Toyota pays up in US car safety investigation

Toyota has agreed to pay the United States government a record $32.4m (£21m) in additional fines to settle an investigation into its handling of two worldwide recalls.

The penalties will settle investigations into how the Japanese company dealt with recalls over accelerator pedals that could get trapped in floor mats and steering relay rods that could break and lead to a loss of control.

The latest settlement, on top of a $16.4m (10.6m) fine Toyota paid earlier in a related investigation, brings the total penalties levied on the company to $48.8m (31.5m).

It caps a difficult year for the world's number one car maker, which recalled more than 11 million vehicles worldwide since last autumn as it scrambled to protect its reputation for safety and reliability. Toyota's board of directors approved the settlement at a meeting in Japan. But that does not free Toyota fro m potential civil and criminal penalties in private lawsuits and other US government investigations.

In April Toyota agreed to pay the maximum fine allowed under law for a single case – $16.4m – for failing to promptly alert US regulators to safety problems over sticking accelerator pedals.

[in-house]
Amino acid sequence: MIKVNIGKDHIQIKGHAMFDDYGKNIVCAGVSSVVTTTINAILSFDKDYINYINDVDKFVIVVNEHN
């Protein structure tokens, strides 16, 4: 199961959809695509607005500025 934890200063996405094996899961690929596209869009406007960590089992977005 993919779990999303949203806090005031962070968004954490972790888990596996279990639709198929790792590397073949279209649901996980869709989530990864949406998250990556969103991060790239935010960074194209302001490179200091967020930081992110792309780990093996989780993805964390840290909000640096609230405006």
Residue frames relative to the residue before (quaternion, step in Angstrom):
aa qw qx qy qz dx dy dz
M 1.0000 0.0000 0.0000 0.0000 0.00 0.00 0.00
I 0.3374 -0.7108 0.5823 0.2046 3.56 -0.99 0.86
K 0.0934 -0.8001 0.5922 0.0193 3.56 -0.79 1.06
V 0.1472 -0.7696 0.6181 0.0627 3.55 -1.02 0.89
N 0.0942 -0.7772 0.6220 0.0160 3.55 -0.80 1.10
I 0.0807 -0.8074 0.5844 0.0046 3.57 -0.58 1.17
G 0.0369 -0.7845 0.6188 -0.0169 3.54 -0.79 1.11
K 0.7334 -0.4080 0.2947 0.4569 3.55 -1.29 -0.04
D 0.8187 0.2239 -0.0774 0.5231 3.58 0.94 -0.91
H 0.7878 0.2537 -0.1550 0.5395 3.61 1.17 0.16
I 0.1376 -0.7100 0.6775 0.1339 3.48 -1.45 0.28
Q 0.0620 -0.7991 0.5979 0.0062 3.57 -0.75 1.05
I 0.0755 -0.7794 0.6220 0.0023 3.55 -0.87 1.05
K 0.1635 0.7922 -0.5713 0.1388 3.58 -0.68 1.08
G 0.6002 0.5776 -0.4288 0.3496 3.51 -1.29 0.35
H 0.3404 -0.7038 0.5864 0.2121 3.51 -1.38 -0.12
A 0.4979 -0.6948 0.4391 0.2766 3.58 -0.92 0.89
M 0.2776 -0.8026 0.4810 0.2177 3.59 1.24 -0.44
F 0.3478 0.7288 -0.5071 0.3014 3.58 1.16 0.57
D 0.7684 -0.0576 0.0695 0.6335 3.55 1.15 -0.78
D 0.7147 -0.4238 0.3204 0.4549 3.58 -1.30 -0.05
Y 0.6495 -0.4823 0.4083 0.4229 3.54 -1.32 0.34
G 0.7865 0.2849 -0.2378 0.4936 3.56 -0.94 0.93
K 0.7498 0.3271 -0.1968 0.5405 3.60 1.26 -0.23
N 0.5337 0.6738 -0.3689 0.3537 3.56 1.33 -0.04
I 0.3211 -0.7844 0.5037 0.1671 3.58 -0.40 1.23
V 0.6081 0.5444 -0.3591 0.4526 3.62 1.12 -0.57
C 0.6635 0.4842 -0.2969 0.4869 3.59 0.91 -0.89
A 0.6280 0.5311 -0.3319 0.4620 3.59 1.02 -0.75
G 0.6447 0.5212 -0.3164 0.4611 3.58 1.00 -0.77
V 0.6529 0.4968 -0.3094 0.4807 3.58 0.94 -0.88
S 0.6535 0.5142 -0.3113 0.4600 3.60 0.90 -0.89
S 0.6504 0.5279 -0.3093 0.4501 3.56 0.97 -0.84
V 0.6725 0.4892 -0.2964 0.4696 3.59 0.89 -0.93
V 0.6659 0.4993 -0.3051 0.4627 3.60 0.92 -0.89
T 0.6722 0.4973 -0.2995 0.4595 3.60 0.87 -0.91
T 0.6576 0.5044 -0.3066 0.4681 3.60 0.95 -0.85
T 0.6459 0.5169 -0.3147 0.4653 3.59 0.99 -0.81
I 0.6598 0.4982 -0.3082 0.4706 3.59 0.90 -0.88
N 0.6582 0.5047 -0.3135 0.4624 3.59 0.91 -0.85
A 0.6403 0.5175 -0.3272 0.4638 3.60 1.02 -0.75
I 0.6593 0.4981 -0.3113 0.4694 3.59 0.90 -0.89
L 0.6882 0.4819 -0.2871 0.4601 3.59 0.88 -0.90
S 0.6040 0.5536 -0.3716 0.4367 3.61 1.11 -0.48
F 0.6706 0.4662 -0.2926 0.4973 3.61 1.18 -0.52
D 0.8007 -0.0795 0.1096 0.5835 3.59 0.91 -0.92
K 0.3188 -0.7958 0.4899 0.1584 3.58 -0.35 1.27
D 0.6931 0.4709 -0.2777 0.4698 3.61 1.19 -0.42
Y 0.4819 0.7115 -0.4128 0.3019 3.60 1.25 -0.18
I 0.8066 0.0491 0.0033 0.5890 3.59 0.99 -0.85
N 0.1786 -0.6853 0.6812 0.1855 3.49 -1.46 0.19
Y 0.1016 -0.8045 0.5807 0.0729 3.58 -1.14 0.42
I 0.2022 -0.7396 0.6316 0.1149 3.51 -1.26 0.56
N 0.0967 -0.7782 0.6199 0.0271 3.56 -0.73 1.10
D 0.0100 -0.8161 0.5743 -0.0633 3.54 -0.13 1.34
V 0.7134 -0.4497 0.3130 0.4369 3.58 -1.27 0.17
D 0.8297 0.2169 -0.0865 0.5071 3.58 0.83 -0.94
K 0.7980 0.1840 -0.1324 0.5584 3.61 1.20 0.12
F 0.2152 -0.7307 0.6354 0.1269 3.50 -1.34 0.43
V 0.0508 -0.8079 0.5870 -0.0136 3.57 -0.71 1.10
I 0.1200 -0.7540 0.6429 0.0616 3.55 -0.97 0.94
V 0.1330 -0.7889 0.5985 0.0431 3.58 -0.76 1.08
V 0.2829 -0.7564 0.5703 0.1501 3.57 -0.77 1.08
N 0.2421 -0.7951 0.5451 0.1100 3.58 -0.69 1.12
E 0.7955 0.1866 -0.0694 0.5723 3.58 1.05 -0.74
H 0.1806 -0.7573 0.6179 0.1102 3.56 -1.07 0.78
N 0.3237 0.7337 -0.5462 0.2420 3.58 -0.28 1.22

Under US law, car makers must notify the National Highway Traffic Safety Administration (NHTSA) within five days of deciding that a safety defect exists and conduct a prompt recall of cars believed to be affected.

At the time, Toyota denied attempting to hide a safety defect and said it agreed to the penalty to avoid a lengthy legal battle with the government.

Steve St Angelo, Toyota's chief quality officer for North America, said: "We have worked very hard over the past year to put these issues behind us and set a new standard of responsiveness to our customers.

"These agreements are an opportunity to turn the page to an even more constructive relationship with NHTSA".

He said Toyota was grateful to its customers for "their confidence in the quality and reliability of our vehicles".